“They find that Earth’s deep layers are just as complicated as what we observe at the surface,” said seismologist Christine Houser, an assistant professor at the Tokyo Institute of Technology who was not involved in this research.
“To find 2-mile (1-3 km) elevation changes on a boundary that is over 400 miles (660 km) deep using waves that travel through the entire Earth and back is an inspiring feat. … Their findings suggest that as earthquakes occur and seismic instruments become more sophisticated and expand into new areas, we will continue to detect new small-scale signals which reveal new properties of Earth’s layers.”
What it means
The presence of roughness on the 660-km boundary has significant implications for understanding how our planet formed and continues to function. That layer divides the mantle, which makes up about 84 percent of the Earth’s volume, into its upper and lower sections.
For years, geoscientists have debated just how important that boundary is. In particular, they have investigated how heat travels through the mantle.
Whether hot rocks are carried smoothly from the core-mantle boundary (almost 2,000 miles down) all the way up to the top of the mantle, or whether that transfer is interrupted at this layer. Some geochemical and mineralogical evidence suggests that the upper and lower mantle are chemically different, supporting the idea that the two sections don’t mix thermally or physically.
Other observations suggest no chemical difference between the upper and lower mantle, leading some to argue for what’s called a “well-mixed mantle,” with both the upper and lower mantle participating in the same heat-transfer cycle.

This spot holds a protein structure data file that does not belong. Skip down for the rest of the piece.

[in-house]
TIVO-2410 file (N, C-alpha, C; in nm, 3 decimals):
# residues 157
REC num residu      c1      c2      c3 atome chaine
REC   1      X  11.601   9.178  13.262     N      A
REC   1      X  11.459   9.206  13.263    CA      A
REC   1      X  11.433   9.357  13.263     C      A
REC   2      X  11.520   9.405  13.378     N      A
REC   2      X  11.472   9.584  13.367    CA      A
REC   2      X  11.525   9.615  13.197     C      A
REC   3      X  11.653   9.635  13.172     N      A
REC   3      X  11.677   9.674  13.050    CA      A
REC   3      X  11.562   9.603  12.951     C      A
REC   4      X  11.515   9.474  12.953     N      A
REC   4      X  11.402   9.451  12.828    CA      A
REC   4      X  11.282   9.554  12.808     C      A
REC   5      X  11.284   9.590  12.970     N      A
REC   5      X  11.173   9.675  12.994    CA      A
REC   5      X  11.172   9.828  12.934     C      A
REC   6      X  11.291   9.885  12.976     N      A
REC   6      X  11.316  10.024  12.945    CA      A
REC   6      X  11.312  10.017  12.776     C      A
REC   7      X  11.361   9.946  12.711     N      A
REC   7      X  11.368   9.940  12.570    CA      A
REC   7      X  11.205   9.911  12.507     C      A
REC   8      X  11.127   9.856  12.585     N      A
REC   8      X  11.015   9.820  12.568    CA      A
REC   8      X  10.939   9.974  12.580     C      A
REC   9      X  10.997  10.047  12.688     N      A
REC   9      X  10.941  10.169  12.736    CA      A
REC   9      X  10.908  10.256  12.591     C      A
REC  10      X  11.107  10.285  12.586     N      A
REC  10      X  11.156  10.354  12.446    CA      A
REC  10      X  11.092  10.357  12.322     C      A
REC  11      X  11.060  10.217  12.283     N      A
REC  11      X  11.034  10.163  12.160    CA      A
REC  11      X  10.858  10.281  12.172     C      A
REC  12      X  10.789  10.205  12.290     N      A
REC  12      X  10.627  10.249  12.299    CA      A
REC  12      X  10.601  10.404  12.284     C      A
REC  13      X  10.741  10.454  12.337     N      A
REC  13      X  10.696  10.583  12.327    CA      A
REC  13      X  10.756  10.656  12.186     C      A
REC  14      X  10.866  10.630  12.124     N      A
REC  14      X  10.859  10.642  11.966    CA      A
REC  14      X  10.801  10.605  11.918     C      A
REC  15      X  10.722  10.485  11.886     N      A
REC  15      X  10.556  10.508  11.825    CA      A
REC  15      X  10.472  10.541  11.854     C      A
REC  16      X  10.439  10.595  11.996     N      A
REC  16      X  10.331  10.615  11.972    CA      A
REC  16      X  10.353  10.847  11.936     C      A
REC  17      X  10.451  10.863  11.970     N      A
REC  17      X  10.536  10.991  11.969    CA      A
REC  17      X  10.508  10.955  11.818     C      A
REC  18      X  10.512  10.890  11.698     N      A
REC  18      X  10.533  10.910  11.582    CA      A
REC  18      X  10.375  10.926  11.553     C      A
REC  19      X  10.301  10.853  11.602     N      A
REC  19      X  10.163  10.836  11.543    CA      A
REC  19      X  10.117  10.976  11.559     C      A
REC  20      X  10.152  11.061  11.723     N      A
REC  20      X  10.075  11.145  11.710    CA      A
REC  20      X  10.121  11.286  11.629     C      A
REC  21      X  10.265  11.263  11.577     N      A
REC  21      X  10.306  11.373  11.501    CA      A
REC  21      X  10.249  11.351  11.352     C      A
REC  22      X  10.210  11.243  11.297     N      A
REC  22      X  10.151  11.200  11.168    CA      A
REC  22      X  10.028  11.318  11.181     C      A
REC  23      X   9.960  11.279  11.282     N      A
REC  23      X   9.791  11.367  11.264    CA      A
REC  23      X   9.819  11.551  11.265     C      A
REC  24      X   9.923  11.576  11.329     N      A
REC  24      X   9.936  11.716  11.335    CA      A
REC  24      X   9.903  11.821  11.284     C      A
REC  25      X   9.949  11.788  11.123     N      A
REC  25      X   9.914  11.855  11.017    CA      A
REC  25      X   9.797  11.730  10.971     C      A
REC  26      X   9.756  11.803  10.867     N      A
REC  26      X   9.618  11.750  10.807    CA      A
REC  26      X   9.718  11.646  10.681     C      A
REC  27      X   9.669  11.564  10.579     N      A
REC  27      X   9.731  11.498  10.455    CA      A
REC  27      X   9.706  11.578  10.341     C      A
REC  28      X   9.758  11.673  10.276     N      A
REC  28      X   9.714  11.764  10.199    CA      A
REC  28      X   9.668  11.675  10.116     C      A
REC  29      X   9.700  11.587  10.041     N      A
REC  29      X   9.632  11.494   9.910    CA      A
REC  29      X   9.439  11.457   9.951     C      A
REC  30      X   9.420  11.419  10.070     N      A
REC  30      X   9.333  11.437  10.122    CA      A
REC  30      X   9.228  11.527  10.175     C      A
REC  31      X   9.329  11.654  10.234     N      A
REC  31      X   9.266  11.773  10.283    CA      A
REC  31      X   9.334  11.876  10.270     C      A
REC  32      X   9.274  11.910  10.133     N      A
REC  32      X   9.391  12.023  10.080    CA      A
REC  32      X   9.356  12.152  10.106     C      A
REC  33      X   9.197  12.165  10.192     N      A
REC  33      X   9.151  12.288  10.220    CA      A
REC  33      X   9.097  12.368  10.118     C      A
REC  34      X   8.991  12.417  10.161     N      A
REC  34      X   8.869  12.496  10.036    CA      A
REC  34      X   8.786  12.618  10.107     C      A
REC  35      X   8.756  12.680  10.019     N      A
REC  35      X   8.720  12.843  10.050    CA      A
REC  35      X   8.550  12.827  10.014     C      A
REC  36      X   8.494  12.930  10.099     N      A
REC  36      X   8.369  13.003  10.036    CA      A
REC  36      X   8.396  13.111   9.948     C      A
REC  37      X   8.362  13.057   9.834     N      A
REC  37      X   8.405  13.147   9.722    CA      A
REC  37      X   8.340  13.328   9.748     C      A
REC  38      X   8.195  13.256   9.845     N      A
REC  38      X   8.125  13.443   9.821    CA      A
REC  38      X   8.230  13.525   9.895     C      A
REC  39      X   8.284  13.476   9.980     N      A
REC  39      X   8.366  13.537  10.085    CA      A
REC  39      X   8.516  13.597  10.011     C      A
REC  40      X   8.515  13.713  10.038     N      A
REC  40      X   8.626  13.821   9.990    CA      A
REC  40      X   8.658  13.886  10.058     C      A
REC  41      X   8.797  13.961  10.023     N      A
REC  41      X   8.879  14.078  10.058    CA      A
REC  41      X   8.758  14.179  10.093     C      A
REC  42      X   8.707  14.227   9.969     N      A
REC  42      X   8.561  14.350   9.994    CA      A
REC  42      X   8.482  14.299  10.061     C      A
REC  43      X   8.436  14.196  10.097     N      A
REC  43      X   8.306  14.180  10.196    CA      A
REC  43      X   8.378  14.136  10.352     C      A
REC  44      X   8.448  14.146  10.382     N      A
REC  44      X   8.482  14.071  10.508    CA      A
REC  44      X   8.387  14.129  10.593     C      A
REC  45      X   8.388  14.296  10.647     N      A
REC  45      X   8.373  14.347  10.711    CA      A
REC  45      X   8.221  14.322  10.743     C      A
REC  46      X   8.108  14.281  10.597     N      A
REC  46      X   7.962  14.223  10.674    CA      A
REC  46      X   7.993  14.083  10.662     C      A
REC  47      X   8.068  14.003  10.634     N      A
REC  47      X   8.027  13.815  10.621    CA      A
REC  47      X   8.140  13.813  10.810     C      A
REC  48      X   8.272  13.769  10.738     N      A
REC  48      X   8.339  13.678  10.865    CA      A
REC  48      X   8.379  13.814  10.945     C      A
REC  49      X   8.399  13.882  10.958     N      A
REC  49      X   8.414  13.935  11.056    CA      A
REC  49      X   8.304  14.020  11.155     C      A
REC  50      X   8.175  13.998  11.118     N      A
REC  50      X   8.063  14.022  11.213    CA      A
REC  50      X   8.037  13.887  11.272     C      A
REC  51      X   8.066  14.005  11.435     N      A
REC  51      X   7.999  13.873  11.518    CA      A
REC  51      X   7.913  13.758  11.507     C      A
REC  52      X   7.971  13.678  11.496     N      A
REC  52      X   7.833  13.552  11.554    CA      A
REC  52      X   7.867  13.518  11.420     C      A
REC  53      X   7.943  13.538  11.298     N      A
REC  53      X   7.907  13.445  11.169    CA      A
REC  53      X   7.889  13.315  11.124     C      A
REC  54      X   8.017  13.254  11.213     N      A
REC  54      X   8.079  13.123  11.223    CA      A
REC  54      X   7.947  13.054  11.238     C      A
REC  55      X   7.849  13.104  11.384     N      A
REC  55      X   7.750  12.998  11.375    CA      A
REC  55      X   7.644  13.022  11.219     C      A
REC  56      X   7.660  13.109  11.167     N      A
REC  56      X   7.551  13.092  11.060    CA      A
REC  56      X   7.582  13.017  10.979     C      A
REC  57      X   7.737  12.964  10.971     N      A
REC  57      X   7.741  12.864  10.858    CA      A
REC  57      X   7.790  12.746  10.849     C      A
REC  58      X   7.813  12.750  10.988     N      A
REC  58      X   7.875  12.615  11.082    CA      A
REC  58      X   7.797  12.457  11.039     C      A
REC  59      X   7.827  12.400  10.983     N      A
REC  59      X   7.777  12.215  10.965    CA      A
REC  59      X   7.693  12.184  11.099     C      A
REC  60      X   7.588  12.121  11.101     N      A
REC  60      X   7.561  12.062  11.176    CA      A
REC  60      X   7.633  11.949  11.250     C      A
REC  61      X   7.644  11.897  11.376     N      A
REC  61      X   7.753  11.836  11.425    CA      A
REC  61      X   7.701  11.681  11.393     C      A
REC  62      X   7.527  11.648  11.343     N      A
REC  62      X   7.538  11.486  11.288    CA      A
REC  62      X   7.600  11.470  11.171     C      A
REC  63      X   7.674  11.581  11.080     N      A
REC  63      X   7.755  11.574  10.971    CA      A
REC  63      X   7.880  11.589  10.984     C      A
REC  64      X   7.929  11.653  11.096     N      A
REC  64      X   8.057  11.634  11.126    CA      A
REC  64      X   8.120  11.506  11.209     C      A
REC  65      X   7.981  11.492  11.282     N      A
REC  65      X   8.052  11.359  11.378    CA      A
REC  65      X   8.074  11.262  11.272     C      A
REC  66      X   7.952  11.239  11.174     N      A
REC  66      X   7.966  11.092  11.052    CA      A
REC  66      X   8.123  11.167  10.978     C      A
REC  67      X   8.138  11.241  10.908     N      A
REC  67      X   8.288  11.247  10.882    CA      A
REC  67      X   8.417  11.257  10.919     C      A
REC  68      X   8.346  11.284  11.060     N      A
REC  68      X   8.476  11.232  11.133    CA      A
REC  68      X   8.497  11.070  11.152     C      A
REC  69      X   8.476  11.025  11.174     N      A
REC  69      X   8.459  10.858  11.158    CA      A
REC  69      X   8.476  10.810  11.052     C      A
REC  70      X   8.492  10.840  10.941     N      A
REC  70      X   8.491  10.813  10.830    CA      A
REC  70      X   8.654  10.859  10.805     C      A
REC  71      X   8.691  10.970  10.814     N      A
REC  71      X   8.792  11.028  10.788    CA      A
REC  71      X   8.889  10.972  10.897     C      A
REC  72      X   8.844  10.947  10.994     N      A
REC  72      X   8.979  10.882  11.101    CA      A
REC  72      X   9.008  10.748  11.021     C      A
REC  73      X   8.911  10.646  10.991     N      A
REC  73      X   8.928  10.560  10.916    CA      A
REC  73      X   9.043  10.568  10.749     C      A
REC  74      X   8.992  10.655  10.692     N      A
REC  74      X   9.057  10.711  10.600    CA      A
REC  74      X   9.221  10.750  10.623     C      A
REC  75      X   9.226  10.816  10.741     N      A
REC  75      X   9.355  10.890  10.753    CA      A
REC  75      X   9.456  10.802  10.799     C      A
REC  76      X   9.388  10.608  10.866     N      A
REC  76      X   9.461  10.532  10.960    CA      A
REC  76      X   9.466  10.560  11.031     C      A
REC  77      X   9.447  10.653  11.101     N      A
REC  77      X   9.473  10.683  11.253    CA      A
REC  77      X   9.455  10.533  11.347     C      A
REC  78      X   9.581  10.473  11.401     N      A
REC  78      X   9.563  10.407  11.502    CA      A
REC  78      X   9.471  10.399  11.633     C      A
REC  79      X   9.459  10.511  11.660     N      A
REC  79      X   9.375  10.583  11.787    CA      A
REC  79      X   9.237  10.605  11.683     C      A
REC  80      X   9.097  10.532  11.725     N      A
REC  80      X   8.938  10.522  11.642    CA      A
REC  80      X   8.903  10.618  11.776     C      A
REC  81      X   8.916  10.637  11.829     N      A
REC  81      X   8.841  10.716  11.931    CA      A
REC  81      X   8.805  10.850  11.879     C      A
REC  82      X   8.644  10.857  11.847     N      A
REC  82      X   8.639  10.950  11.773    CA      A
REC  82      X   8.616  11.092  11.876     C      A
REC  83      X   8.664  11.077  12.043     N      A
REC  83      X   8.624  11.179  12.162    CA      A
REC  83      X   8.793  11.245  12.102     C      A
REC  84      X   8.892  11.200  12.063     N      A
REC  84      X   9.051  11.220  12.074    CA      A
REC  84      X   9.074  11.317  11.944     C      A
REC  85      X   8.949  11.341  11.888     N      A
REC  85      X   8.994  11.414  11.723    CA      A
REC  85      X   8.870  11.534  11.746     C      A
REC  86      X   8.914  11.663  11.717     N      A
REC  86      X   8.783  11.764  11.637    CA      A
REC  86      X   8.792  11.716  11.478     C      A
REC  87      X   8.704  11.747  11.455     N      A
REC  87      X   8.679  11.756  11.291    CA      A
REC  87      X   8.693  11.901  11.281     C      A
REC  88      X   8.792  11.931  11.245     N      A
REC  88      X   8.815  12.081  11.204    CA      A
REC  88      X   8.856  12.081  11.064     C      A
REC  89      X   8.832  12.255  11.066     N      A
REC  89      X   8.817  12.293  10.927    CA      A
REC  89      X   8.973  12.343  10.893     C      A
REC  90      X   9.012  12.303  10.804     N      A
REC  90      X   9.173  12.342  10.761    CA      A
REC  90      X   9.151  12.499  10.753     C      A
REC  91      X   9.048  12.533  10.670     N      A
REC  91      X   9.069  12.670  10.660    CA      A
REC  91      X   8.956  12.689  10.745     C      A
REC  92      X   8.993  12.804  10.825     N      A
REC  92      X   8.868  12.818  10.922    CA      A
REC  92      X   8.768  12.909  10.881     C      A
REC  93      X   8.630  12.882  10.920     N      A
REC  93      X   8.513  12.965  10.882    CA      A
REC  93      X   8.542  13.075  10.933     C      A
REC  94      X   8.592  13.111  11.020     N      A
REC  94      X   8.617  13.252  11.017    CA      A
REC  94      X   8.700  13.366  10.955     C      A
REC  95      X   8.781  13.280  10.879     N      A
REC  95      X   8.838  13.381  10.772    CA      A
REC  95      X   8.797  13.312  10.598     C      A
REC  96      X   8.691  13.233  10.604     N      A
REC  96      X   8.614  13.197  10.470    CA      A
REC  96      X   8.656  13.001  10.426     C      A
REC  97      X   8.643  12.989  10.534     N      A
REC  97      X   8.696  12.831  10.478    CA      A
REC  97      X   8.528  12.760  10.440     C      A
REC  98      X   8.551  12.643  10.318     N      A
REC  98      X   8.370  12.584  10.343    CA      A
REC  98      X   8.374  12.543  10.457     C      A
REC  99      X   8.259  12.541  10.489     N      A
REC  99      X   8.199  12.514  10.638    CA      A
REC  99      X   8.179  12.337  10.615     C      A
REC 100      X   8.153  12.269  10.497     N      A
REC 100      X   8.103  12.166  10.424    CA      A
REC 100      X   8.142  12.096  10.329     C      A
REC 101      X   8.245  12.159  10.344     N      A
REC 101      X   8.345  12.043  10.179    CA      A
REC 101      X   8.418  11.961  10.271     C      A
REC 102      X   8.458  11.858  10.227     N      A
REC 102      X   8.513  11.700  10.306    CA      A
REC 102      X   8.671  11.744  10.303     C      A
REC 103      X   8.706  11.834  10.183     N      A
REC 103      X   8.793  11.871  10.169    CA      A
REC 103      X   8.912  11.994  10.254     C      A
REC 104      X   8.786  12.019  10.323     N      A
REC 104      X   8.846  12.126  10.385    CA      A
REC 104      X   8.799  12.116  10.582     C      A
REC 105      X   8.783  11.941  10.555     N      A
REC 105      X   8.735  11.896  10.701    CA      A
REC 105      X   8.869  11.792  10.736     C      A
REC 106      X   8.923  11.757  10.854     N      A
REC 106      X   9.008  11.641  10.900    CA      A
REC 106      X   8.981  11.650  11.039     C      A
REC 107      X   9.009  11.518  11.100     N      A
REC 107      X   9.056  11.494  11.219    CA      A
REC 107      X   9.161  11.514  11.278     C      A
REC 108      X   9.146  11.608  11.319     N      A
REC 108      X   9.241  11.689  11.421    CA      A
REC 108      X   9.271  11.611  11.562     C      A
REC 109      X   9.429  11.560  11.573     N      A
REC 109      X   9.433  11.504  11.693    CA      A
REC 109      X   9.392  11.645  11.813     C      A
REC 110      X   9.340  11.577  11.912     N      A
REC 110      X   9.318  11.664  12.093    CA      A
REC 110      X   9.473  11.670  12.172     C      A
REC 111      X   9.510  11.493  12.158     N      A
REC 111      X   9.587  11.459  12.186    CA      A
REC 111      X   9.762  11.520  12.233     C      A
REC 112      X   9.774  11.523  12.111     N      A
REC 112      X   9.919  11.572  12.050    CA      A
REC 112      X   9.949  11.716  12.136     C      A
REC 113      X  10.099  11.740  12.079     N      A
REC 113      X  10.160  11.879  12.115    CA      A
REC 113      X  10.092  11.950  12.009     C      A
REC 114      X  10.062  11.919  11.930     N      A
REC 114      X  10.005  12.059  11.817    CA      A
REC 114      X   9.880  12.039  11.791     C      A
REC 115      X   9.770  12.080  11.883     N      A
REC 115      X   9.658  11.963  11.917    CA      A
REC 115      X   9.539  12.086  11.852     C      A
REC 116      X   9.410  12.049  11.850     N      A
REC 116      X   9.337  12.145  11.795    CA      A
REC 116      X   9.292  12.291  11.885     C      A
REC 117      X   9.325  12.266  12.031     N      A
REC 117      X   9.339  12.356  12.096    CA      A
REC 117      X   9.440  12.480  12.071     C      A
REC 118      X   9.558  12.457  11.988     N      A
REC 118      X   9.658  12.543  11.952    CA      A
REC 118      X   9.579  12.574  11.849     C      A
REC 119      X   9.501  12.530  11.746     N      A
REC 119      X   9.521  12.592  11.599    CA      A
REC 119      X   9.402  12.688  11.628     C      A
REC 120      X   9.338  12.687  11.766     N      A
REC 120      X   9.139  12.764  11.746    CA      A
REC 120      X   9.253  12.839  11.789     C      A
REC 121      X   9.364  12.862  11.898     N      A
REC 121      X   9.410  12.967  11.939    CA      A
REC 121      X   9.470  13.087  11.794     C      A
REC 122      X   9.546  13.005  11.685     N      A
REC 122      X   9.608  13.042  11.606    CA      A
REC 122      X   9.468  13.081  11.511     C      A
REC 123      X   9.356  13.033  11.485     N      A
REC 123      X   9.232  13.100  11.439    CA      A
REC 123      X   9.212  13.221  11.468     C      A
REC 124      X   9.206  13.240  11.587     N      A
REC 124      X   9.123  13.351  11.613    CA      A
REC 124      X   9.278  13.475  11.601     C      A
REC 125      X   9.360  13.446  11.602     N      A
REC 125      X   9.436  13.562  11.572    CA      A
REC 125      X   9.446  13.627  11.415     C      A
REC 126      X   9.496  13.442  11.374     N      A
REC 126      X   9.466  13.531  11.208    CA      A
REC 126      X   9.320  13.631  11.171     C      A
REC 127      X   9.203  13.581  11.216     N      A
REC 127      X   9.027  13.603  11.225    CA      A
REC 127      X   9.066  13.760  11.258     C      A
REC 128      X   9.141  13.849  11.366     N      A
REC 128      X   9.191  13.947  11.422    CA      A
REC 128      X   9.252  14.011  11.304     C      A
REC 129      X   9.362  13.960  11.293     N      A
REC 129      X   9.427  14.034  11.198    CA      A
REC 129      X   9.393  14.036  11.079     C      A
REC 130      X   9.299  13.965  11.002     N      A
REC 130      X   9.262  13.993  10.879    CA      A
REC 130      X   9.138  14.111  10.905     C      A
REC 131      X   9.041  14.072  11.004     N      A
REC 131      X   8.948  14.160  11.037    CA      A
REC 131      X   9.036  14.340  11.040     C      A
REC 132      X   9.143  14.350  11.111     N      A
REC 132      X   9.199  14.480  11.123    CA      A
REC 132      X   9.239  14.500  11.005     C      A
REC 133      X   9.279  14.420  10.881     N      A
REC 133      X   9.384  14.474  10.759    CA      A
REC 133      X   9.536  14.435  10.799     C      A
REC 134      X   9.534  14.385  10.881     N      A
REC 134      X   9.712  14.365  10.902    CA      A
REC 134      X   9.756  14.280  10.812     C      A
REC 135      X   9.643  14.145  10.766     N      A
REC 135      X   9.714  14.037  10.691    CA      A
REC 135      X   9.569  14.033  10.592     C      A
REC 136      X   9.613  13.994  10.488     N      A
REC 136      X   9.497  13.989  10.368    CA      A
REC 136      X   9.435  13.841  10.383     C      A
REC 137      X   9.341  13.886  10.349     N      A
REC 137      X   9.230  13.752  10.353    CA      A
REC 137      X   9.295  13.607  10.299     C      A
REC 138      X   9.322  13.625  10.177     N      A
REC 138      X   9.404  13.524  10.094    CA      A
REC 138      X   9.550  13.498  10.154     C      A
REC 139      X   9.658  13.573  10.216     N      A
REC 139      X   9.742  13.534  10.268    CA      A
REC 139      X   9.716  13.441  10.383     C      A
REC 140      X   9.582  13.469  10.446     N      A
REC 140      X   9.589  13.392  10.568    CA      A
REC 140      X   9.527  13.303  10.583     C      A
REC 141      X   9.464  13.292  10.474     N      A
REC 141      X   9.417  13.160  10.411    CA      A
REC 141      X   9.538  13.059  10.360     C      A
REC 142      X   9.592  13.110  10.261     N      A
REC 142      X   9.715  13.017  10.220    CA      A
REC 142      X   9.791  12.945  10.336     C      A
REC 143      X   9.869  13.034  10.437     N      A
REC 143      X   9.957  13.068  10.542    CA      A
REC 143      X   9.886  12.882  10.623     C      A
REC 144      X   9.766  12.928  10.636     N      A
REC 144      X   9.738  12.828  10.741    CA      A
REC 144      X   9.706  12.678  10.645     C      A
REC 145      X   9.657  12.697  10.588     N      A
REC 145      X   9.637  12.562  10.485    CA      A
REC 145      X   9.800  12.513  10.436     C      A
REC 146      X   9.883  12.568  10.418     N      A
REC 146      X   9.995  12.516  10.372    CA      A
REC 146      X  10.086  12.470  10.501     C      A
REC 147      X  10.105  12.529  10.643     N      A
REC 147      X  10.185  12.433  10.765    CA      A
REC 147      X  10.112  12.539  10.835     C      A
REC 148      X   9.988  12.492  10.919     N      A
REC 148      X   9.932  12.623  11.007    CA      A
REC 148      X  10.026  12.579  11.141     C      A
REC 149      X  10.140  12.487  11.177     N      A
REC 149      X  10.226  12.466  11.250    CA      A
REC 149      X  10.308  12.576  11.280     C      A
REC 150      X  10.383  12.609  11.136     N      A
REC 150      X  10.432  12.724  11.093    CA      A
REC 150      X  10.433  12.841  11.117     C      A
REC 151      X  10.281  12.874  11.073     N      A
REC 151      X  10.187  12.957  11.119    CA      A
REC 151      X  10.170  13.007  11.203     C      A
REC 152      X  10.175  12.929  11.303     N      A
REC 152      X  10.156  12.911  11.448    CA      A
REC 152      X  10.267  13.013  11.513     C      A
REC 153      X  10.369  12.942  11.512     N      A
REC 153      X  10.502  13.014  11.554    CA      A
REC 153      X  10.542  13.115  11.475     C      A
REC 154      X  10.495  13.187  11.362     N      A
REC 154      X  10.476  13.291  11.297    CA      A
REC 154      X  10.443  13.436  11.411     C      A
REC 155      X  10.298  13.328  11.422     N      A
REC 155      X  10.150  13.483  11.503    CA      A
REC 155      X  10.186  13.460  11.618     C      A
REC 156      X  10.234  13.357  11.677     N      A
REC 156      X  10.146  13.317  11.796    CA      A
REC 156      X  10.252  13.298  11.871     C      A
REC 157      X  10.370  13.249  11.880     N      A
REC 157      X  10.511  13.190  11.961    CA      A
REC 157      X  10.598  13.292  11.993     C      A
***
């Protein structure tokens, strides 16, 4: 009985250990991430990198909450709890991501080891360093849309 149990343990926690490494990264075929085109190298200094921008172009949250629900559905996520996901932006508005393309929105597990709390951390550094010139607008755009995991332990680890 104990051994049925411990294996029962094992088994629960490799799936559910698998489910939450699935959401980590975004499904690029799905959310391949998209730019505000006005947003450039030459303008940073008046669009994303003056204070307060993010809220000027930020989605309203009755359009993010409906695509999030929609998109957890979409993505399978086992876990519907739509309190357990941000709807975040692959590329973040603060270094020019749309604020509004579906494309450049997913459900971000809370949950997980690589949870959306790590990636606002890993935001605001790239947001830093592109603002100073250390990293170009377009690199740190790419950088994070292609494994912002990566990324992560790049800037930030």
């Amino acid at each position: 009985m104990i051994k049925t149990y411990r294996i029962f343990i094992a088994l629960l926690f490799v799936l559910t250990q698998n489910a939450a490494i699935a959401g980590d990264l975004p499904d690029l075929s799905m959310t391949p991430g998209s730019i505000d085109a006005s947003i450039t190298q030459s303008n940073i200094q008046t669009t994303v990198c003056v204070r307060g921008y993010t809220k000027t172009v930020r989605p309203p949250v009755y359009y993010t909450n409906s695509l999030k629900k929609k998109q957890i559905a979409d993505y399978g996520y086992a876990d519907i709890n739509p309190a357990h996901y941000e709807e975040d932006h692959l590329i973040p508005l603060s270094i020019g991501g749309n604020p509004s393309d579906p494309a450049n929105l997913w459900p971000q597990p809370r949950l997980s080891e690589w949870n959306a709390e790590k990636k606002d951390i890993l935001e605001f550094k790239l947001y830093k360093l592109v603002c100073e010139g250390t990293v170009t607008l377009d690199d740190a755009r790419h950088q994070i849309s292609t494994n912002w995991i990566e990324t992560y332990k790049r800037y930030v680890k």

“Our findings provide insight into this question,” explained Wu.
Their data suggests that both groups might be partially right. The smoother areas of the 660-km boundary could result from more thorough vertical mixing, while the rougher, mountainous areas may have formed where the upper and lower mantle don’t mix as well. Besides, the roughness the researchers found, which existed at large, moderate, and small scales, could theoretically be caused by heat anomalies or chemical heterogeneities. But because of how heat is transported within the mantle, Wu explained, any small-scale thermal anomaly would be smoothed out within a few million years. That leaves only chemical differences to explain the small-scale roughness they found.
What could cause significant chemical differences? The introduction of rocks that used to belong to the crust, now resting quietly in the mantle. Scientists have long debated the fate of seafloor slabs that get pushed into the mantle at subduction zones, the collisions happening found all around the Pacific Ocean and elsewhere around the world. Wu and Irving suggest that these slabs’ remnants may now be just above or just below the 660-km boundary.
“It’s easy to assume, given we can only detect seismic waves traveling through the Earth in its current state, that seismologists can’t help understand how Earth’s interior has changed over the past 4.5 billion years,” said Irving.
“What’s exciting about these results is that they give us new information to understand the fate of ancient tectonic plates which have descended into the mantle, and where ancient mantle material might still reside.”
She added: “Seismology is most exciting when it lets us better understand our planet’s interior in both space and time.”